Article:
Close up of a perfectly proportioned face.

The Golden Ratio has been studied by mathematicians since Euclid. It’s a ‘special number’ (1.618) and describes how the length and width of an object relate to each other. You can find a simple explanation here.

Throughout time people have studied how it appears in different areas. This includes, geometry, nature (eg the human face) and even man made systems, such as financial markets. The artist Dali is known to have incorporated it into his work. Others have speculated that Da Vinci did too, although he seems to deny this. Even architects (eg Le Corbusier) and composers (eg Ravel, Satie, Debussy) have used the golden ratio their work!

 

In recreating faces, the golden ration applies in how the different parts of the face relate to each other, as well as their size and shape. It applies in at least eight different ways, maybe more! For those who are interested, some examples can be found here.

Although studying the golden ration can get quite in-depth and intense, it can often be simplified into a few simple pointers. For example:

  • The distance between the crown of the head and chin, is equal to the distance between the nose and back of the head
  • The gap between the eyes is approximately the size of one eye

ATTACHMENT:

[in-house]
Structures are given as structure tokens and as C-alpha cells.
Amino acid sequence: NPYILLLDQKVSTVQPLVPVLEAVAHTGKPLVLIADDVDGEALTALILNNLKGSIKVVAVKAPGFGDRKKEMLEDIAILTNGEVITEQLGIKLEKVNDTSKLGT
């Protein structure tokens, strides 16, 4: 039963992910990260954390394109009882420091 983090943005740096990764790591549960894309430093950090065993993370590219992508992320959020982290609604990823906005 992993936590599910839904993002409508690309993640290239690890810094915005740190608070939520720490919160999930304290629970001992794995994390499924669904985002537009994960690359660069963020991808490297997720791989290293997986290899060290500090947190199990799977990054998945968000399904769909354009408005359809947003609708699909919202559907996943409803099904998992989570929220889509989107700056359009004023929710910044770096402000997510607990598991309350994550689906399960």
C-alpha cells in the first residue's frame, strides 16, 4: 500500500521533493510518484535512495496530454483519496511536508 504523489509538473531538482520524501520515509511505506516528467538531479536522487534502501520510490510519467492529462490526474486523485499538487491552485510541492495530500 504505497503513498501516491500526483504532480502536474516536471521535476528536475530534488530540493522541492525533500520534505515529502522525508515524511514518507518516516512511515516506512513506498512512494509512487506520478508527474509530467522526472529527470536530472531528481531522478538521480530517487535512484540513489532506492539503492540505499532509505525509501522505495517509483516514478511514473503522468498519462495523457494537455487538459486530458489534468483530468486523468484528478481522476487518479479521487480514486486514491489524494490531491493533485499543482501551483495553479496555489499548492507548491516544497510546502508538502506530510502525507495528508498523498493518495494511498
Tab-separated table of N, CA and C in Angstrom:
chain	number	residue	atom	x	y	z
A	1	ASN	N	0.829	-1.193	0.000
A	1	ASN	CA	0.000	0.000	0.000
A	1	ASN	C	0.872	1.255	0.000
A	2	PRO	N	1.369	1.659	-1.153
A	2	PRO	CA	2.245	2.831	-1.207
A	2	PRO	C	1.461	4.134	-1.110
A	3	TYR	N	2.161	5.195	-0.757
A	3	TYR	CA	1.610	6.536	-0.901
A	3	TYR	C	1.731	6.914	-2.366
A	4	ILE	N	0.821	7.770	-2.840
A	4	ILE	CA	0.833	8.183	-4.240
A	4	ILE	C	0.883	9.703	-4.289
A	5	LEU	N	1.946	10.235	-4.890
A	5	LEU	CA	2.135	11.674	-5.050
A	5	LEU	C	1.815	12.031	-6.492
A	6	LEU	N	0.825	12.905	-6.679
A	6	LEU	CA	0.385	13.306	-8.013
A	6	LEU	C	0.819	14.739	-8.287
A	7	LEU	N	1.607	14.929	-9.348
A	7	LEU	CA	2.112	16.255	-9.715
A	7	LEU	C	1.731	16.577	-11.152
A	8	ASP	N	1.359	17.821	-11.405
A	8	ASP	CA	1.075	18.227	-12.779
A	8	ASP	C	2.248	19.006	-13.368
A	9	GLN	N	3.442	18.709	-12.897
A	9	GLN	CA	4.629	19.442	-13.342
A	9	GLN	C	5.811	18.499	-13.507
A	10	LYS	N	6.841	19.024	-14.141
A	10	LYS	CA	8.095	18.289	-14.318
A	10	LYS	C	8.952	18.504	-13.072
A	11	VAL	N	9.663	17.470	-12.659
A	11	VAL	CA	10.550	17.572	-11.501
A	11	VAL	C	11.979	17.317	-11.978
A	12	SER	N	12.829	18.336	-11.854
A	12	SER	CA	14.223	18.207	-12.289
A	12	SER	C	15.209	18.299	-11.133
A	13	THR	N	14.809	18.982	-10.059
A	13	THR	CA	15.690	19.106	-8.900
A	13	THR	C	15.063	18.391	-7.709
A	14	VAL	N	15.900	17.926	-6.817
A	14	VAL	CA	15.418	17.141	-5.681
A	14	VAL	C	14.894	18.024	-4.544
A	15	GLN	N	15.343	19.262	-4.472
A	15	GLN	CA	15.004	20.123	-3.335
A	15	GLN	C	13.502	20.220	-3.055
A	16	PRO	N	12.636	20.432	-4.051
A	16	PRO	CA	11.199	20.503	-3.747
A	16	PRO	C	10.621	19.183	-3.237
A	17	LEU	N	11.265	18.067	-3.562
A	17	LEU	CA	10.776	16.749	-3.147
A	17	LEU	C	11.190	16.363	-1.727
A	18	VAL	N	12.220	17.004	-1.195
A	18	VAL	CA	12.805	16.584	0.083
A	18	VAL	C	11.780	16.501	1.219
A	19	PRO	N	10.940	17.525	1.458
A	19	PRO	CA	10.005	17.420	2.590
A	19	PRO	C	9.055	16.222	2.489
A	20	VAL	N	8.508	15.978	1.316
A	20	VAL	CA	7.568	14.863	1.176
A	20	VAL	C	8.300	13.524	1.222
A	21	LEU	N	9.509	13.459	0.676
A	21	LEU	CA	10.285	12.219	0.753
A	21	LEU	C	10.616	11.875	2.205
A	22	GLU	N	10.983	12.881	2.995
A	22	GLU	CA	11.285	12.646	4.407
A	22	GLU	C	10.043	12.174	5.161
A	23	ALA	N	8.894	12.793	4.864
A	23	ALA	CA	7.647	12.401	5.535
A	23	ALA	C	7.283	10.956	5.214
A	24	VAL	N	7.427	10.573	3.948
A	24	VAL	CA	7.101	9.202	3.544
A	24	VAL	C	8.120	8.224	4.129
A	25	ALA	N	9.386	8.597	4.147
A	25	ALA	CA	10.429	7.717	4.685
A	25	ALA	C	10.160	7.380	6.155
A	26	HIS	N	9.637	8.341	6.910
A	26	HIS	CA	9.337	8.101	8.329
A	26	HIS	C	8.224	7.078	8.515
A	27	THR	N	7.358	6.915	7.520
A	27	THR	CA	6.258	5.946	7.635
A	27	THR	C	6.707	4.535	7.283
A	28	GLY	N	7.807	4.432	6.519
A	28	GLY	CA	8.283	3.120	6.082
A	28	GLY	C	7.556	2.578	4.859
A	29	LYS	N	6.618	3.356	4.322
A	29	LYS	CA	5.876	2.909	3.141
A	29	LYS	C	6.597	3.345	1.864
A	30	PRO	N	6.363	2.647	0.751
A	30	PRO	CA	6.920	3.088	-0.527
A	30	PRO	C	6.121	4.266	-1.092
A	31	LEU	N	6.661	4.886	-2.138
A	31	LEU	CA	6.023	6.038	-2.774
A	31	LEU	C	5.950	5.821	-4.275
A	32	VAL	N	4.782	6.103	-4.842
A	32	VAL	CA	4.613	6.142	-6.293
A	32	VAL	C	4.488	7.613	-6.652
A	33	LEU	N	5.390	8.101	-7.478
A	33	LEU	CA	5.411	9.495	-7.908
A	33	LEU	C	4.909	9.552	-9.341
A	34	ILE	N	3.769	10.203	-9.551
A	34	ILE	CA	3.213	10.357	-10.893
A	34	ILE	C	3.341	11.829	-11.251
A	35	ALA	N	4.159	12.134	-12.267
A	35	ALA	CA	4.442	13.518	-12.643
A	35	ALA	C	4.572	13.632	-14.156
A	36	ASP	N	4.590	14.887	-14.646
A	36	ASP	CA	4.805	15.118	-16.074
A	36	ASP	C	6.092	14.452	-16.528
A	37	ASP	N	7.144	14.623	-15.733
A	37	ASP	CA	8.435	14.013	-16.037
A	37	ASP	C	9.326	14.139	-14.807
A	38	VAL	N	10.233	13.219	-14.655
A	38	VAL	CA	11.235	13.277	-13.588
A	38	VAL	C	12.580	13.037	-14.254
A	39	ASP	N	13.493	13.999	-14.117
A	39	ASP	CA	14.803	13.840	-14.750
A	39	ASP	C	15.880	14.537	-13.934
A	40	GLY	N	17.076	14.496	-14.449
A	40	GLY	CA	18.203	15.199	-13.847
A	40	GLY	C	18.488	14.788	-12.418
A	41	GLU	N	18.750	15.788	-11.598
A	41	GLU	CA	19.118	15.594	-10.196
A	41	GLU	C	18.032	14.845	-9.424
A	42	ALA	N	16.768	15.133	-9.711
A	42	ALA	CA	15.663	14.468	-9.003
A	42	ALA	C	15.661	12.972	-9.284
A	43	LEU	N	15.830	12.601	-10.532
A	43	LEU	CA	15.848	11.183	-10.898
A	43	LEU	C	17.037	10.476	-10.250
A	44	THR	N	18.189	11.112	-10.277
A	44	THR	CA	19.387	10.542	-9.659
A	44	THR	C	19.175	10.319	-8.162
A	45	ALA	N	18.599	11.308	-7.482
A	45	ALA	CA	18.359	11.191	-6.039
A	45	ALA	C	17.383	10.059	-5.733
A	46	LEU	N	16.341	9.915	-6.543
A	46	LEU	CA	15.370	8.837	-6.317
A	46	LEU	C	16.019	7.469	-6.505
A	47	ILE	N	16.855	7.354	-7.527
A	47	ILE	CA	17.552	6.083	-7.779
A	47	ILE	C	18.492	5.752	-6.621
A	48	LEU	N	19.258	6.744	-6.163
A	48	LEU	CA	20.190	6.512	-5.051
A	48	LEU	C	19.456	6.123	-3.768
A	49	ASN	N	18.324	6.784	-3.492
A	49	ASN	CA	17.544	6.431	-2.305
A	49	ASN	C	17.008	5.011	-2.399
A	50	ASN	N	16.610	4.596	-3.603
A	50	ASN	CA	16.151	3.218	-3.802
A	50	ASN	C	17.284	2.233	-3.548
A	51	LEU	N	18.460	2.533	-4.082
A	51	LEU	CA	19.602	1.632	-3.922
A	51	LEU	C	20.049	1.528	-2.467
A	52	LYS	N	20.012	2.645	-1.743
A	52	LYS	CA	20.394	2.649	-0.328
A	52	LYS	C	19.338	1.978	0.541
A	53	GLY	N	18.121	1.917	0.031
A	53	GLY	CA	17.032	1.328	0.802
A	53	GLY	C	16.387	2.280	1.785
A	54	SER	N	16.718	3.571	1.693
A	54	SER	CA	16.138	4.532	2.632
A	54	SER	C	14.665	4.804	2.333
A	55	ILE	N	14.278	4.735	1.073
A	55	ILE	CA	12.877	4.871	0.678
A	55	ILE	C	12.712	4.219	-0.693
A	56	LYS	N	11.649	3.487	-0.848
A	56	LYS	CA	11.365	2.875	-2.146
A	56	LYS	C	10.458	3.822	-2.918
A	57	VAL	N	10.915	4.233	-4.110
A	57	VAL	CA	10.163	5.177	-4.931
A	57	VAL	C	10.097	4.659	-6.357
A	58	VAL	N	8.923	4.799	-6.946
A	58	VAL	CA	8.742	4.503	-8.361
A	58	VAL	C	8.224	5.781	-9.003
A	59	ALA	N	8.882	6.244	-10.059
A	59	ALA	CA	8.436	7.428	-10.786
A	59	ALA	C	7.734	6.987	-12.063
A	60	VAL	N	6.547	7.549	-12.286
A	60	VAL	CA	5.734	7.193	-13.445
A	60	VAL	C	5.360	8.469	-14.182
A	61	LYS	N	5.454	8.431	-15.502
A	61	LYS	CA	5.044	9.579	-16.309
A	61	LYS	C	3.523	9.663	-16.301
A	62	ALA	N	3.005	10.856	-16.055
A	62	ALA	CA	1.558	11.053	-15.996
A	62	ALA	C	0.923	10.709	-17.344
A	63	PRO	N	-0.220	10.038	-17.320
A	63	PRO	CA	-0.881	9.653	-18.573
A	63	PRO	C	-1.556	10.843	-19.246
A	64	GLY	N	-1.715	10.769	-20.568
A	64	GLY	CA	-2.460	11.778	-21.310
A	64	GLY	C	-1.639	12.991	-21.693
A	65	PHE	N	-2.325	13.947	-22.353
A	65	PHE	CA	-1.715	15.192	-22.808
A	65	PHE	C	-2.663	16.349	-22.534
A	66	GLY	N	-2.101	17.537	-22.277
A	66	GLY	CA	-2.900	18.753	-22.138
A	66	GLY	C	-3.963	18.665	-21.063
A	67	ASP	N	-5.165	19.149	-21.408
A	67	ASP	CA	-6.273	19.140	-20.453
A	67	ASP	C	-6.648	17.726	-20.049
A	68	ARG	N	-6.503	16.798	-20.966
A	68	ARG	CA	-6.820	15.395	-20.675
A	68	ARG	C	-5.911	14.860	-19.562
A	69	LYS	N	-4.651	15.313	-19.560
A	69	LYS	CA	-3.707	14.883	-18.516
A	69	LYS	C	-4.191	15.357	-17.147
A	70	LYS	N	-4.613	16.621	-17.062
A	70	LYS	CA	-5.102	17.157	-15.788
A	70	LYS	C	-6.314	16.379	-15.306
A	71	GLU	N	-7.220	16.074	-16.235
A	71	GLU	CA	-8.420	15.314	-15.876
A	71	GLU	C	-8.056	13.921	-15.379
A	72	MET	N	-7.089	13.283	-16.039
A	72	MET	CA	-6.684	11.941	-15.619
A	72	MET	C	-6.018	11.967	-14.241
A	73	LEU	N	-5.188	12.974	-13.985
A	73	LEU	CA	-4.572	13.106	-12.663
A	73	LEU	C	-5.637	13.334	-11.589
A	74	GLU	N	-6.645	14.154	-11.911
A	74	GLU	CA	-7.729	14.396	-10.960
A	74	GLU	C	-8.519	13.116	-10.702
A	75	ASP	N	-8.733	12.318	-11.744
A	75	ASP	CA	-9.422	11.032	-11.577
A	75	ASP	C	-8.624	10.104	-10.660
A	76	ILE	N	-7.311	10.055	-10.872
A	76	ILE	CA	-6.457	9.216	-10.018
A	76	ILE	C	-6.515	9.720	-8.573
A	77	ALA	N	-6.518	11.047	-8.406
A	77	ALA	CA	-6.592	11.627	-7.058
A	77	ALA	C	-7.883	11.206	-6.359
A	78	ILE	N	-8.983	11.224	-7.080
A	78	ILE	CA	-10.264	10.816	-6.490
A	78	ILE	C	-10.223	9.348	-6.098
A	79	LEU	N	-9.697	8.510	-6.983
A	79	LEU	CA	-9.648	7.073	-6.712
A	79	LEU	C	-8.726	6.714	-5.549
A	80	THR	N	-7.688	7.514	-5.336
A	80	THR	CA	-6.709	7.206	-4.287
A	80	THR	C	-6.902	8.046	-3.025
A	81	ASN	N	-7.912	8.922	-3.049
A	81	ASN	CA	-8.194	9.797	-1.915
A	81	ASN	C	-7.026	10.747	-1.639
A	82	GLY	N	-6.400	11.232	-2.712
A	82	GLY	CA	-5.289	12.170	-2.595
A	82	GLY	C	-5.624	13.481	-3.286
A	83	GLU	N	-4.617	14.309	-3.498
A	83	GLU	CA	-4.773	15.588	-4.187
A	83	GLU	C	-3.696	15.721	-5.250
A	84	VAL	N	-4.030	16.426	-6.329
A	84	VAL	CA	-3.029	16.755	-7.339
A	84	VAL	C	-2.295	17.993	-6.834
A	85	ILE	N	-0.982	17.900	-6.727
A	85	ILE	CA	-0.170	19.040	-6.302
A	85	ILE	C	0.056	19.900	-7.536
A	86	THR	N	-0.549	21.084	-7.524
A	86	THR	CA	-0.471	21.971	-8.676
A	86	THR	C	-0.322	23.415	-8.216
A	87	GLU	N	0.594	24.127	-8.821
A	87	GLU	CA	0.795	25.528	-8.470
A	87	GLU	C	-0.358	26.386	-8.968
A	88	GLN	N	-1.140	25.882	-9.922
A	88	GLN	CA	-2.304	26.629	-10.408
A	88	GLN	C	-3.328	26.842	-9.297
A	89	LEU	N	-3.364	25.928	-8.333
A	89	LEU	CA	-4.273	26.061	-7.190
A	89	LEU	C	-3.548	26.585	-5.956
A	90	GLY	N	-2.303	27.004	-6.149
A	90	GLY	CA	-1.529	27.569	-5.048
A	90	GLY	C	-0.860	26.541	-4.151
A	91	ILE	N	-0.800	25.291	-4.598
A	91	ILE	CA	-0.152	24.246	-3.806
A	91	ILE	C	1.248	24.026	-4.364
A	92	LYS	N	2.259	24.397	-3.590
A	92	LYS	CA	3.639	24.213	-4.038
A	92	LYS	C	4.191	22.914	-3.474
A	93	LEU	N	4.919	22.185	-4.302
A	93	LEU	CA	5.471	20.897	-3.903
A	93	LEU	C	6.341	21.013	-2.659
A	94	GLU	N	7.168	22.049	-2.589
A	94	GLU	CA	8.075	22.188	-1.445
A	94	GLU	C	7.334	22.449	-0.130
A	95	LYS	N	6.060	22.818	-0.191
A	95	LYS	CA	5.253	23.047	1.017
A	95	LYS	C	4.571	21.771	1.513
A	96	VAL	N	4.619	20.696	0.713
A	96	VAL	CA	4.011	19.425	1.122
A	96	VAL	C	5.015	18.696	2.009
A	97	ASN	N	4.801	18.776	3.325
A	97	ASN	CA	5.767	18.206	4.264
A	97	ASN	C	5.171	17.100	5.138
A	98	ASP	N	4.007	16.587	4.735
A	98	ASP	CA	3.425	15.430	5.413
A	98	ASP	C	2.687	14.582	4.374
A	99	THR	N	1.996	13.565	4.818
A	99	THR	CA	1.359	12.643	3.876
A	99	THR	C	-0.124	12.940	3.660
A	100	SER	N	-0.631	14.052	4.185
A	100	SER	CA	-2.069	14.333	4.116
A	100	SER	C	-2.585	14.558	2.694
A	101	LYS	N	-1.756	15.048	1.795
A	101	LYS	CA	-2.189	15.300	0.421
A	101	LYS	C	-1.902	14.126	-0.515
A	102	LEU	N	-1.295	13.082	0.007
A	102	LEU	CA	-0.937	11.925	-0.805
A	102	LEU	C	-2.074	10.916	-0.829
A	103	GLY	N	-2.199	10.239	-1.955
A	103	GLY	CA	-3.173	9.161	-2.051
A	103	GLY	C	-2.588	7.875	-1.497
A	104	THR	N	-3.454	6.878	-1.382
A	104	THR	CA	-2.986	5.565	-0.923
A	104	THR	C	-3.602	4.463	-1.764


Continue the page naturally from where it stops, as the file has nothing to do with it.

• The tip of the nose and the pupils form a triangle
  • The spaces from the forehead to the eyebrows, from the eyebrows to the bottom of the nose, and from the bottom of the nose, will be a third of the face each

As you can tell from this short ‘lesson’, there’s a LOT more to recreating human form than just jumping in with a brush, pencil or even chainsaw! And to succeed and improve, art, like most areas of life, needs study, practice, and – as with this fairy – humility of the part of the artist to recognise when something isn’t quite right, and re-work it.

What are some of the things you’ve studied or tips you’ve been given that made most difference to your art? Leave us a comment below and let us know!

 

Miners Revisited

Miners Revisited 150 150 Simon O'Rourke

In a week’s time (8th-10th June) Simon and his wife Liz will be in Germany for The Huskycup.